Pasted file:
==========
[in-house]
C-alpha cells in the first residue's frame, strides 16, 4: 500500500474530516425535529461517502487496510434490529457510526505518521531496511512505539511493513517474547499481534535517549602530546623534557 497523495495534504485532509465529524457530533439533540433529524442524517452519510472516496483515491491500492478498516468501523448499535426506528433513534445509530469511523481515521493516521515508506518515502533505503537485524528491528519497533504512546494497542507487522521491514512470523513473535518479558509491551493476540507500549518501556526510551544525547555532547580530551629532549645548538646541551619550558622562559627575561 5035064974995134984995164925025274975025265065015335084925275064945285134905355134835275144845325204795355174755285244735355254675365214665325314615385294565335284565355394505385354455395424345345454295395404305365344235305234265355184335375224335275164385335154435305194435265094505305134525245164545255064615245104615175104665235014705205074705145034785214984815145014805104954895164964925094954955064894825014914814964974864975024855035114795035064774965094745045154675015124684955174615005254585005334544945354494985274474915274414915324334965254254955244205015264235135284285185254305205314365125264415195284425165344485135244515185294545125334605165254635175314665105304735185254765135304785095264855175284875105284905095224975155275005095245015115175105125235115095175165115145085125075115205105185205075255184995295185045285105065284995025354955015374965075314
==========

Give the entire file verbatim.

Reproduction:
[in-house]
C-alpha cells in the first residue's frame, strides 16, 4: 500500500474530516425535529461517502487496510434490529457510526505518521531496511512505539511493513517474547499481534535517549602530546623534557 497523495495534504485532509465529524457530533439533540433529524442524517452519510472516496483515491491500492478498516468501523448499535426506528433513534445509530469511523481515521493516521515508506518515502533505503537485524528491528519497533504512546494497542507487522521491514512470523513473535518479558509491551493476540507500549518501556526510551544525547555532547580530551629532549645548538646541551619550558622562559627575561 5035064974995134984995164925025274975025265065015335084925275064945285134905355134835275144845325204795355174755285244735355254675365214665325314615385294565335284565355394505385354455395424345345454295395404305365344235305234265355184335375224335275164385335154435305194435265094505305134525245164545255064615245104615175104665235014705205074705145034785214984815145014805104954895164964925094954955064894825014914814964974864975024855035114795035064774965094745045154675015124684955174615005254585005334544945354494985274474915274414915324334965254254955244205015264235135284285185254305205314365125264415195284425165344485135244515185294545125334605165254635175314665105304735185254765135304785095264855175284875105284905095224975155275005095245015115175105125235115095175165115145085125075115205105185205075255184995295185045285105065284995025354955015374965075314